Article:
We should just repackage them into former "NetBook" sized chasis and re-brand them as "GameBook" PC's.

    Tell the customer to BYOC (Bring Your Own Controller).

    Use a more innovative portable format where the NetBook naturally stands up in a "A-Stand" configuration for good airflow / ventillation and has a 100 Wh battery with a flat rubber base with a screen that opens up for better viewing angles at a elevated height where you won't strain your neck as much by having to look down.

    Stop trying to make a heavier portable hand held.

    The Nintendo Switch sucked in terms of ergonomics/weight, you can't hold it for longer than 1-2 hrs without your arms getting tired.

    Making a larger/heavier hand-held gaming platform isn't going to solve the problems of weight/mass along with bad ergonomics.
    Reply
  • dalauder
    Kamen Rider Blade said:
    Honestly, these custom "Hand-Held Gaming PC's" make no logical sense.

    We should just repackage them into former "NetBook" sized chasis and re-brand them as "GameBook" PC's.

    Tell the customer to BYOC (Bring Your Own Controller).

    Use a more innovative portable format where the NetBook naturally stands up in a "A-Stand" configuration for good airflow / ventillation and has a 100 Wh battery with a flat rubber base with a screen that opens up for better viewing angles at a elevated height where you won't strain your neck as much by having to look down.

    Stop trying to make a heavier portable hand held.

    The Nintendo Switch sucked in terms of ergonomics/weight, you can't hold it for longer than 1-2 hrs without your arms getting tired.

    Making a larger/heavier hand-held gaming platform isn't going to solve the problems of weight/mass along with bad ergonomics.
    I don't get who is buying any of these, yeah.

    If you want a Nintendo Switch, get that. It's better and cheaper.

    If you want a gaming PC, get that. It's better and the same price or cheaper.

    Also, these all tend to use an overpowered CPU and underpowered GPU. Doesn't that defeat the point of a "gaming" device?
    Reply
  • Kamen Rider Blade
    dalauder said:
    If you want a Nintendo Switch, get that. It's better and cheaper.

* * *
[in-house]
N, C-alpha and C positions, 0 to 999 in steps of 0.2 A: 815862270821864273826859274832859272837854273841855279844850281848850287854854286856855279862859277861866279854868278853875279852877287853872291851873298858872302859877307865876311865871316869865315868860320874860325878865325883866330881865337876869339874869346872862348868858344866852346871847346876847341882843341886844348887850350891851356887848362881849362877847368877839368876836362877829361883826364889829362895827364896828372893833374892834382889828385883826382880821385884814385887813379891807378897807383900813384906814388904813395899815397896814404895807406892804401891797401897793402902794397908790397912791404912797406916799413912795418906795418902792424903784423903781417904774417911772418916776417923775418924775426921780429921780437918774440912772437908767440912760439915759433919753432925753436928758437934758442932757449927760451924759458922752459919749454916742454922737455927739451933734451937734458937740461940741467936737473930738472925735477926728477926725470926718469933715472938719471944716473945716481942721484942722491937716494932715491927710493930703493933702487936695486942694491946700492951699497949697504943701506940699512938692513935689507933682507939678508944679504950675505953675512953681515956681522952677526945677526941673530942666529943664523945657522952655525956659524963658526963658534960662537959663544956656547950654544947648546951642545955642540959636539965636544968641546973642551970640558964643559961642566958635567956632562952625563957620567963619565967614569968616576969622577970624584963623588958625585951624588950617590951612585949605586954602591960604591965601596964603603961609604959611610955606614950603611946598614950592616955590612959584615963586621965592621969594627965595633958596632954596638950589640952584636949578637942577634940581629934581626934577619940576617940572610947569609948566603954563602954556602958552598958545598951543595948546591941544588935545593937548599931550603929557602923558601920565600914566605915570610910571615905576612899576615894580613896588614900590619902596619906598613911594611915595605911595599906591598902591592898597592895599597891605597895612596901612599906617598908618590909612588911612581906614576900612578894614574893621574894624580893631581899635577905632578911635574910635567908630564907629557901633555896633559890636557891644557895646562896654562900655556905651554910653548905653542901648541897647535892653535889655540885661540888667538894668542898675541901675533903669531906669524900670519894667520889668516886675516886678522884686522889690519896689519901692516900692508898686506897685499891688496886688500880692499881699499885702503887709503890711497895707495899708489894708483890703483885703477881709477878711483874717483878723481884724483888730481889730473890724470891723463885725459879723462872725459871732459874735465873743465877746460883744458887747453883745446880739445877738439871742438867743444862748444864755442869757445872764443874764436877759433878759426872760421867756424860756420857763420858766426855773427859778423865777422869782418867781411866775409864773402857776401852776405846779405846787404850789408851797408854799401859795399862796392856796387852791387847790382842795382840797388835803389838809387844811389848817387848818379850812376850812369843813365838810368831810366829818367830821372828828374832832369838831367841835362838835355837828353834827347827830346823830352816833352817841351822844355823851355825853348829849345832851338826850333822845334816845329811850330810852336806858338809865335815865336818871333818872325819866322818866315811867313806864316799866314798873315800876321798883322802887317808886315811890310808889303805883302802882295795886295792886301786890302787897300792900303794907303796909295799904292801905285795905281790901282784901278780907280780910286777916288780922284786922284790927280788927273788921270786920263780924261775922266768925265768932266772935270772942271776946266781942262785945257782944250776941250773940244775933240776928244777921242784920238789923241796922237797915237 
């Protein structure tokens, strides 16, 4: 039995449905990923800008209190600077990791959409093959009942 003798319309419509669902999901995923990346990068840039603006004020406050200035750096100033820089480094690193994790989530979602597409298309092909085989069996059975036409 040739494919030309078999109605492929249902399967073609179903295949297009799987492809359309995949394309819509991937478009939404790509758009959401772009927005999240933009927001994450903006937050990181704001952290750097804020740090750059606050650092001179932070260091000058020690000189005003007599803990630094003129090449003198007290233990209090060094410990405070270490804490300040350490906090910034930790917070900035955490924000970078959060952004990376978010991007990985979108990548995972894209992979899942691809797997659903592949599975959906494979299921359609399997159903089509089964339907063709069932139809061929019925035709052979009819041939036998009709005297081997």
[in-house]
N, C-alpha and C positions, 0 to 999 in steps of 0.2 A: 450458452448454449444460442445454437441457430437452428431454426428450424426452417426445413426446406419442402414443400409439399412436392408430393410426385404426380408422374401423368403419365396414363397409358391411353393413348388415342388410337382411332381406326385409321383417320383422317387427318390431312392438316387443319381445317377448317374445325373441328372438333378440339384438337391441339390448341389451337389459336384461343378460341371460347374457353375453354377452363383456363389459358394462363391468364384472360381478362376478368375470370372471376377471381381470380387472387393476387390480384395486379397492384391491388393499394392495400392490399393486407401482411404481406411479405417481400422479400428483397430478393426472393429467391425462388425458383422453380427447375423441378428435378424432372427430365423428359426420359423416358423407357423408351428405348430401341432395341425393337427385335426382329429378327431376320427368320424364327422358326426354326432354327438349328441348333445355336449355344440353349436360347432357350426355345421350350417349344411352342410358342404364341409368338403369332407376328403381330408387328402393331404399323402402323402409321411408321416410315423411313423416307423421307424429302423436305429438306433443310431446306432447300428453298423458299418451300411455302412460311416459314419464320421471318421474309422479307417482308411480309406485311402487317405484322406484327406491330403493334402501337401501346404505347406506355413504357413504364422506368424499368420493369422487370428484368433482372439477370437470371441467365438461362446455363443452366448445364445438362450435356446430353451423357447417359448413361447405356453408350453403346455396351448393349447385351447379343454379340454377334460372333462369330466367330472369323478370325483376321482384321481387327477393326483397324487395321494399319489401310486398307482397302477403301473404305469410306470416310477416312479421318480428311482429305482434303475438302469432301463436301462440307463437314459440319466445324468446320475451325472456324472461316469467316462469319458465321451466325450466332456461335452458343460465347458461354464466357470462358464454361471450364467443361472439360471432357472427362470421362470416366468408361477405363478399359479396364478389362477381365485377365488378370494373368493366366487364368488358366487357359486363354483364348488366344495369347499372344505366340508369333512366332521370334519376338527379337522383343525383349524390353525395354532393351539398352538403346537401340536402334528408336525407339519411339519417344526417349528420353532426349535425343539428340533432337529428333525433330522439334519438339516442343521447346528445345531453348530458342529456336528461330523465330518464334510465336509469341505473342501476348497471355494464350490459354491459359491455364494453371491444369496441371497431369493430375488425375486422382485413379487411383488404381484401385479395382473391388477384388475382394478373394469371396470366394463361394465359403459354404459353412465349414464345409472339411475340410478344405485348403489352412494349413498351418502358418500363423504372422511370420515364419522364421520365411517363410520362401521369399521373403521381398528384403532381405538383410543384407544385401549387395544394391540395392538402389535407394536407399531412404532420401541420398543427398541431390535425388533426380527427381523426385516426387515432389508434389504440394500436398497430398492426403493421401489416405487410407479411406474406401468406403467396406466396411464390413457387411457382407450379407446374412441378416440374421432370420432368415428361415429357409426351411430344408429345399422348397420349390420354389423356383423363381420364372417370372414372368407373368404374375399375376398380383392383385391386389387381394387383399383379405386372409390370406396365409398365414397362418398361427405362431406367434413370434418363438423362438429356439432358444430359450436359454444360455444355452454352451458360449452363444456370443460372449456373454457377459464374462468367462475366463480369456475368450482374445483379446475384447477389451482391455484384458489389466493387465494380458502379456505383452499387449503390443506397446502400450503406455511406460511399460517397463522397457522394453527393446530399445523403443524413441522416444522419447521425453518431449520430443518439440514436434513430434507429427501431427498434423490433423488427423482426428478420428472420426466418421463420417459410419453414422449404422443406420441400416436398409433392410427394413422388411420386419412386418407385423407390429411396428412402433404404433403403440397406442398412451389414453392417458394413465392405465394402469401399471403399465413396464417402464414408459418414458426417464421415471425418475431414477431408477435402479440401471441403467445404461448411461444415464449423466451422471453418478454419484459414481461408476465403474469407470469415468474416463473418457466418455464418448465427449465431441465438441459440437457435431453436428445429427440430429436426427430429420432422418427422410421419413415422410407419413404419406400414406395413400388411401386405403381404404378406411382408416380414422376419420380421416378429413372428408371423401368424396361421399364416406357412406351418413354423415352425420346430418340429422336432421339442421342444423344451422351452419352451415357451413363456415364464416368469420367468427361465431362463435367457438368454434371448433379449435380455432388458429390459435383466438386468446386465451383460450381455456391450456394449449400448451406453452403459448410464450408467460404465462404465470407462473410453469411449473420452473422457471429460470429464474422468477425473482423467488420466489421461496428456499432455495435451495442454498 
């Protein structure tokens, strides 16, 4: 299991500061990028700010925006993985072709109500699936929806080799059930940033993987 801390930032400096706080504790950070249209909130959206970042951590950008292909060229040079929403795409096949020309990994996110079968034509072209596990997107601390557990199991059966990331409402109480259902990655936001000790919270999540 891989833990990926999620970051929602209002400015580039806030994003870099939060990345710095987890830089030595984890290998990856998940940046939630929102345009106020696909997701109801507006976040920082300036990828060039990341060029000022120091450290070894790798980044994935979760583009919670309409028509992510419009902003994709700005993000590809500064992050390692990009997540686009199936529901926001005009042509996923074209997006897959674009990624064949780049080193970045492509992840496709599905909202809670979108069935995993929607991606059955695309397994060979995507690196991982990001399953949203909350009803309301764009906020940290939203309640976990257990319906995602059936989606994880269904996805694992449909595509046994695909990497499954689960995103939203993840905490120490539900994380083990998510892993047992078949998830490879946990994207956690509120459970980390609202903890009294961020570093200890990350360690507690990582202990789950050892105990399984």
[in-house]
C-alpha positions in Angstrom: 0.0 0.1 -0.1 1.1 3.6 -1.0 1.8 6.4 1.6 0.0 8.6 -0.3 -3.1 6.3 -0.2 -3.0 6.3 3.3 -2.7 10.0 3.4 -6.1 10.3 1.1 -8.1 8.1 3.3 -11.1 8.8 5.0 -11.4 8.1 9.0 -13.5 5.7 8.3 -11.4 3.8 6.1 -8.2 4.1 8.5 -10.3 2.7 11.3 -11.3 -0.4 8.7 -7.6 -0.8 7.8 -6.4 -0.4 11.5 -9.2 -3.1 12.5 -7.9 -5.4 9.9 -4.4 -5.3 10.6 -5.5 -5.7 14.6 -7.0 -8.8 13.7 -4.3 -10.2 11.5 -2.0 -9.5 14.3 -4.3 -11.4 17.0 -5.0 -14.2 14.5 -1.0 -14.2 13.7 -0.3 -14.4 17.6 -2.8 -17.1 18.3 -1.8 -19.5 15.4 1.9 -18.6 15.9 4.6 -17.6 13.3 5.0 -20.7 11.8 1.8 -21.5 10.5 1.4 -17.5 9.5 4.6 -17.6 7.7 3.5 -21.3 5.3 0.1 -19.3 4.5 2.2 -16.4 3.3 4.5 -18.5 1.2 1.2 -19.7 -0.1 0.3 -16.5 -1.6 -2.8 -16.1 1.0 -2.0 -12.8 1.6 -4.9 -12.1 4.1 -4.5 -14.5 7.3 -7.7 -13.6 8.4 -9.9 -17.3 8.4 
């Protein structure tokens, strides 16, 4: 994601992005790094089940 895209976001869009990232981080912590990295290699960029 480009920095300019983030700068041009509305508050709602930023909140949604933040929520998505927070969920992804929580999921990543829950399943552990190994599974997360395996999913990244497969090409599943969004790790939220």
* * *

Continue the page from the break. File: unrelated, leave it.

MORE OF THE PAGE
Only if you want Nintendo Exclusive games, which is usually their 1st Party lineup. Otherwise, you might as well wait until it comes to PC.

    If you want a gaming PC, get that. It's better and the same price or cheaper.
    True, a gaming Desktop will be infinitely superior for the cost, the only down-side is that it ain't portable.

    A Portable Gaming LapTop will be "Over Priced" and under performs compared to your DeskTop, but there are sacrifices to be made for Gaming LapTops.

    Also, these all tend to use an overpowered CPU and underpowered GPU. Doesn't that defeat the point of a "gaming" device?
    Depends on the resolution you're targeting. Gaming at 1K resolutions of 1280x720p @ 60 fps is do-able for these low powered APU's or cheapo ARM APU's like the Nintendo Switch.

    But the one thing they aren't is "Light Weight", "Small", or "Ergonomic".

    And they get REALLY HOT when you push them.
    Reply
  • fearlessknight
    Kamen Rider Blade said:
    Only if you want Nintendo Exclusive games, which is usually their 1st Party lineup. Otherwise, you might as well wait until it comes to PC.


    True, a gaming Desktop will be infinitely superior for the cost, the only down-side is that it ain't portable.

    A Portable Gaming LapTop will be "Over Priced" and under performs compared to your DeskTop, but there are sacrifices to be made for Gaming LapTops.


    Depends on the resolution you're targeting. Gaming at 1K resolutions of 1280x720p @ 60 fps is do-able for these low powered APU's or cheapo ARM APU's like the Nintendo Switch.

    But the one thing they aren't is "Light Weight", "Small", or "Ergonomic".

    And they get REALLY HOT when you push them.

    You could also have a dedicated home server that you can remote into with ParSec from a average laptop when traveling and run games or anything else that is gpu or cpu core intensive.
    Works for me.
    Reply